On March 15th, 2019, during Friday’s prayers, 51 people were killed and many more
were wounded in two mosques in Christchurch, New Zealand. This terrorist attack was
described by our Prime Minister, Jacinda Ardern as “one of New Zealand’s darkest days”;
an event the likes of which we have not seen in this country.

Then, from the darkness came light.

Millions of people came together in support of the martyrs, the shuhada, their
families, and all the people affected by the attacks. People donated money, gave flowers,
wrote letters, and offered their time towards helping others. Many started genuine
conversations; a dialogue to start learning from each other’s cultures.

Darkness into Light looks to honour the Shuhada, the taken, and the people they left
behind. The photographed objects and places serve as witness to an act, carrying the
tragedy that accompanied the Shuhada (Martyrs) and other affected individuals. The
artworks and the voices from those directly affected, addresses the emotional and
psychological resonance of the acts of violence rather that the scenes of destruction and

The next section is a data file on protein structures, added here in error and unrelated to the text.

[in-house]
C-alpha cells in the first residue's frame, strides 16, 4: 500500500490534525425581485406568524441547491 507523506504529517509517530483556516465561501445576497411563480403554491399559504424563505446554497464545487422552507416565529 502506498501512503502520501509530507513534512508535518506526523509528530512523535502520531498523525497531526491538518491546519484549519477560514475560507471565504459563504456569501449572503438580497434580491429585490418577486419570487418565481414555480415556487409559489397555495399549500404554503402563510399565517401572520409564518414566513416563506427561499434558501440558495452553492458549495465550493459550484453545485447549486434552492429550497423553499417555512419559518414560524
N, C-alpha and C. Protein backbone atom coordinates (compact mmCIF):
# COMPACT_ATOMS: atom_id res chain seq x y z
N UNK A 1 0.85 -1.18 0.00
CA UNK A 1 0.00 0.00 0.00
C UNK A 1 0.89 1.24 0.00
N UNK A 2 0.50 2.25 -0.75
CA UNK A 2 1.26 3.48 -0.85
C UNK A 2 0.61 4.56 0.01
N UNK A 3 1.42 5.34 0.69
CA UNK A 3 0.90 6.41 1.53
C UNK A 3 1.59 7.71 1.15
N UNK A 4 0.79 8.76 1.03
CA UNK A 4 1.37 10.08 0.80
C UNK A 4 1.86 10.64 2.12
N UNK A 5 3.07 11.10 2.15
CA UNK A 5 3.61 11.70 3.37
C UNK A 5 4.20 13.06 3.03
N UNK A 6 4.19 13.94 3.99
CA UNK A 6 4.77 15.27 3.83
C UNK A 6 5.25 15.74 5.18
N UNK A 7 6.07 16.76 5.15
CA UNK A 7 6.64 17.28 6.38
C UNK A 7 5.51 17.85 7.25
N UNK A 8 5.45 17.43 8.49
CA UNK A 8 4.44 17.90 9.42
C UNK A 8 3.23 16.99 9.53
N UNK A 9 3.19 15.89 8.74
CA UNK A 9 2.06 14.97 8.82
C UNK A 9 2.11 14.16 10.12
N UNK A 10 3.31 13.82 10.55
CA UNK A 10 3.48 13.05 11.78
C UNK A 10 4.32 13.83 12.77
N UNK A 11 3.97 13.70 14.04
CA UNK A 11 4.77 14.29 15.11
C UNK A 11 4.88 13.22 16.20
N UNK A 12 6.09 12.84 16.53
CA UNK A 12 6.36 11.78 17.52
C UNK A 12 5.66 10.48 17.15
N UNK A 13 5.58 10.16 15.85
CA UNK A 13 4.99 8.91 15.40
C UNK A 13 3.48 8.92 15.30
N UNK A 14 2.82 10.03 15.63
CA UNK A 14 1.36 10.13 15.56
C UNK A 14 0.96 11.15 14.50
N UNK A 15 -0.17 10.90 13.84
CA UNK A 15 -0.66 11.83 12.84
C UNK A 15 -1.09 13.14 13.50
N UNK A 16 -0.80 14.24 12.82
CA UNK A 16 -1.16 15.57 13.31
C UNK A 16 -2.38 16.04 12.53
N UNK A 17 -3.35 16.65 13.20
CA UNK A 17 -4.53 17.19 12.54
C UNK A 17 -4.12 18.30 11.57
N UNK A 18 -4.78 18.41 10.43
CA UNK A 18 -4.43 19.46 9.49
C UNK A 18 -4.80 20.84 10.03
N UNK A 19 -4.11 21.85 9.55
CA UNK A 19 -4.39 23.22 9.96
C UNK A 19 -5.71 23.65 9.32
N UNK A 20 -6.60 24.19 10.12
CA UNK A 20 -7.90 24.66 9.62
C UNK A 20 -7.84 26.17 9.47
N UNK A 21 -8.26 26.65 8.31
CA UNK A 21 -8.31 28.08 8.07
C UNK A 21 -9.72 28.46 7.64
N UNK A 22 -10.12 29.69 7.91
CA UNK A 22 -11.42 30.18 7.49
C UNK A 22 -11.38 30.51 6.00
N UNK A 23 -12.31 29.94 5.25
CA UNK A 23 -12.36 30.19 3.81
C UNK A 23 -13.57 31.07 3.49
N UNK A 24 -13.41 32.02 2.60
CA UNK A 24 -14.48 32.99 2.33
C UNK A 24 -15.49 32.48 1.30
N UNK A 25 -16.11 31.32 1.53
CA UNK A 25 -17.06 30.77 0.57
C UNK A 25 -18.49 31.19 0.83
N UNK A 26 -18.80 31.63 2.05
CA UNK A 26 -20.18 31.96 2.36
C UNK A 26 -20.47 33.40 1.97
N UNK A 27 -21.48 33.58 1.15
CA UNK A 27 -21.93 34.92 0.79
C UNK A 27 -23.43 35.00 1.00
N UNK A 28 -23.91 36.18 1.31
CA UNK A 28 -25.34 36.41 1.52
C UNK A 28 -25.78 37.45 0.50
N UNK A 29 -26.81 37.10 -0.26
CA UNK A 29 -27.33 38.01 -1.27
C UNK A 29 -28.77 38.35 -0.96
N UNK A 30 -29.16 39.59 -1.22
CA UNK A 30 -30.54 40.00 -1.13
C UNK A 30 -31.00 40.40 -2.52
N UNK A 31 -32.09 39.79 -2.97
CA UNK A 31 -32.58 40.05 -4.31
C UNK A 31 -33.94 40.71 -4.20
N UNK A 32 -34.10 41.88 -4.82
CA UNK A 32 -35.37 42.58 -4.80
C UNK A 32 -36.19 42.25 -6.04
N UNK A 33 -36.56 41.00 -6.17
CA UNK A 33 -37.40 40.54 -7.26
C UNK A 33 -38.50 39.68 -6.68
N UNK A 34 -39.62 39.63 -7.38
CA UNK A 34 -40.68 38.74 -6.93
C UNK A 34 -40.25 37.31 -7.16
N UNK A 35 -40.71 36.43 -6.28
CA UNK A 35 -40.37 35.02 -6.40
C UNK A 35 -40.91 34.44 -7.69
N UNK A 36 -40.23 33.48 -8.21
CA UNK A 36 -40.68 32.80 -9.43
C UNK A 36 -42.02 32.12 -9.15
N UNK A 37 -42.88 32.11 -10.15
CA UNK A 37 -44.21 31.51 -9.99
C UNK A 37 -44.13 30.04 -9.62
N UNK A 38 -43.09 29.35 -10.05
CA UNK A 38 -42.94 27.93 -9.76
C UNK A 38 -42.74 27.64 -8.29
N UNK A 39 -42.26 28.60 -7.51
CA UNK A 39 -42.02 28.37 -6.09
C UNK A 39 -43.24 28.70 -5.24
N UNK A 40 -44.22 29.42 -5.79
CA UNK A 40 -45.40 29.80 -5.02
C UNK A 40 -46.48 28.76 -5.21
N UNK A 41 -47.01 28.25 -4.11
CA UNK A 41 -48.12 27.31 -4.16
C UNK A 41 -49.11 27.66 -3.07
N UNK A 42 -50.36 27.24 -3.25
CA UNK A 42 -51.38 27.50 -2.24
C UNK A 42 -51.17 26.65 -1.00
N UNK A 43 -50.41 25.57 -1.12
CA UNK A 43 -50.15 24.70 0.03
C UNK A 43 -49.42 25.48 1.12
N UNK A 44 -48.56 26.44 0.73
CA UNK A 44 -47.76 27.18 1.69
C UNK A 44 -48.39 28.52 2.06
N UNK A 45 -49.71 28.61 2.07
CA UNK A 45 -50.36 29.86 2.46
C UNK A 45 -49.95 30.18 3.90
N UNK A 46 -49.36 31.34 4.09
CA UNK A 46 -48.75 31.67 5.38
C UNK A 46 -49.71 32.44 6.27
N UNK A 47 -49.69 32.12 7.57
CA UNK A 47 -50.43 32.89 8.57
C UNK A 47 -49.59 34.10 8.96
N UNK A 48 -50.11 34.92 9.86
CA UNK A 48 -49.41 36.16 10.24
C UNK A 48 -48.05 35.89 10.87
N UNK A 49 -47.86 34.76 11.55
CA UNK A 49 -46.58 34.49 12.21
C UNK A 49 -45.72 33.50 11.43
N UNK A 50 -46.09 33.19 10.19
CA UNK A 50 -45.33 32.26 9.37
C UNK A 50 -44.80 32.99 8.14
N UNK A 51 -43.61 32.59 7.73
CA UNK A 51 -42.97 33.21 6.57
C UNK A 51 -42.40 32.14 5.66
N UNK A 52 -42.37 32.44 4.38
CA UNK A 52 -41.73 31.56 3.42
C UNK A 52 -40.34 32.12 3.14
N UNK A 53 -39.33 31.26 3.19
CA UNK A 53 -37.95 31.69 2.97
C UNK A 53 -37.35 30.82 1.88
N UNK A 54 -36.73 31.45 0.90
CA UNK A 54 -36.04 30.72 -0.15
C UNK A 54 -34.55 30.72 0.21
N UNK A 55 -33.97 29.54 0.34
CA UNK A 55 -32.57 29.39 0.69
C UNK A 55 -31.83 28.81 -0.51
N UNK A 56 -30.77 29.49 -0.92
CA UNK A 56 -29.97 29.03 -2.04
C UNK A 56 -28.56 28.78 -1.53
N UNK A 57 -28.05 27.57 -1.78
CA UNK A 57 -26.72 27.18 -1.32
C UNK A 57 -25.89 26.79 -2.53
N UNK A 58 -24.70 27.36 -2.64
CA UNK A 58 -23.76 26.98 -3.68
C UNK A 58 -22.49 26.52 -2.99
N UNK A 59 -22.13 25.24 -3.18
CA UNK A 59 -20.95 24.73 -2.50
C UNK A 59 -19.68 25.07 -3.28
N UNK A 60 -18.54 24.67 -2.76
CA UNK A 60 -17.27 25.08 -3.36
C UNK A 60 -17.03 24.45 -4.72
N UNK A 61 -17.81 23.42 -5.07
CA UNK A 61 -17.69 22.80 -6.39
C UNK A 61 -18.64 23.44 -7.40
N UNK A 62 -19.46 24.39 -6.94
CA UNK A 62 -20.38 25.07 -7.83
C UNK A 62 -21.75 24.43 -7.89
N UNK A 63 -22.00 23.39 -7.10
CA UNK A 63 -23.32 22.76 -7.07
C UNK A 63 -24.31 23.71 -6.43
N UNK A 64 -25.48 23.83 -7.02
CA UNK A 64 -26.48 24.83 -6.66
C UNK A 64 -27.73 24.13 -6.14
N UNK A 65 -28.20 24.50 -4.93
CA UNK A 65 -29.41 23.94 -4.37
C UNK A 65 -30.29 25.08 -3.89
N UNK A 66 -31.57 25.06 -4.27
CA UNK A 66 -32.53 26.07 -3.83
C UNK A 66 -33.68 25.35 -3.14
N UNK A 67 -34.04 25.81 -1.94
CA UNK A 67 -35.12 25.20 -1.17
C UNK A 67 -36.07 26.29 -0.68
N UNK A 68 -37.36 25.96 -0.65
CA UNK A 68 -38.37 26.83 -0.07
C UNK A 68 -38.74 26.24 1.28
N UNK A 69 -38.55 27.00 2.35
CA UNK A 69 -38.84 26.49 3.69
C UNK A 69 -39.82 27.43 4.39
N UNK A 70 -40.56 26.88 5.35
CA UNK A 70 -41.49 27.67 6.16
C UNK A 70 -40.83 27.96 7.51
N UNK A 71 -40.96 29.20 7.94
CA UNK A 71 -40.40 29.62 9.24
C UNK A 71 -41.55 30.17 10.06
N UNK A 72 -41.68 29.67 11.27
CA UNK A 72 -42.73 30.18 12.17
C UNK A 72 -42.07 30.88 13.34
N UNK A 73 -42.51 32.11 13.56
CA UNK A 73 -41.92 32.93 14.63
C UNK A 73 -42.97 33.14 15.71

loss. They emphasise their intense feelings of grief, vulnerability, strength, healing process
as well as the immense price paid to empower our society to start a serious conversation
about some of the systemic problems we have.

Darkness into Light also came from a need to highlight the limitations of public media
coverage of these events by filling out generalised; even stereotyped, narratives with the
nuance and intimacy that exists in the lives of those personally affected. They have their
own stories to tell and no one else should do that for them, though we may support and
empower as our gifts allow.

Darkness into Light is a call to all of us, so our memory of this tragedy is not
forgotten and does not fade away.

It is an invitation to take action to create a more inclusive society.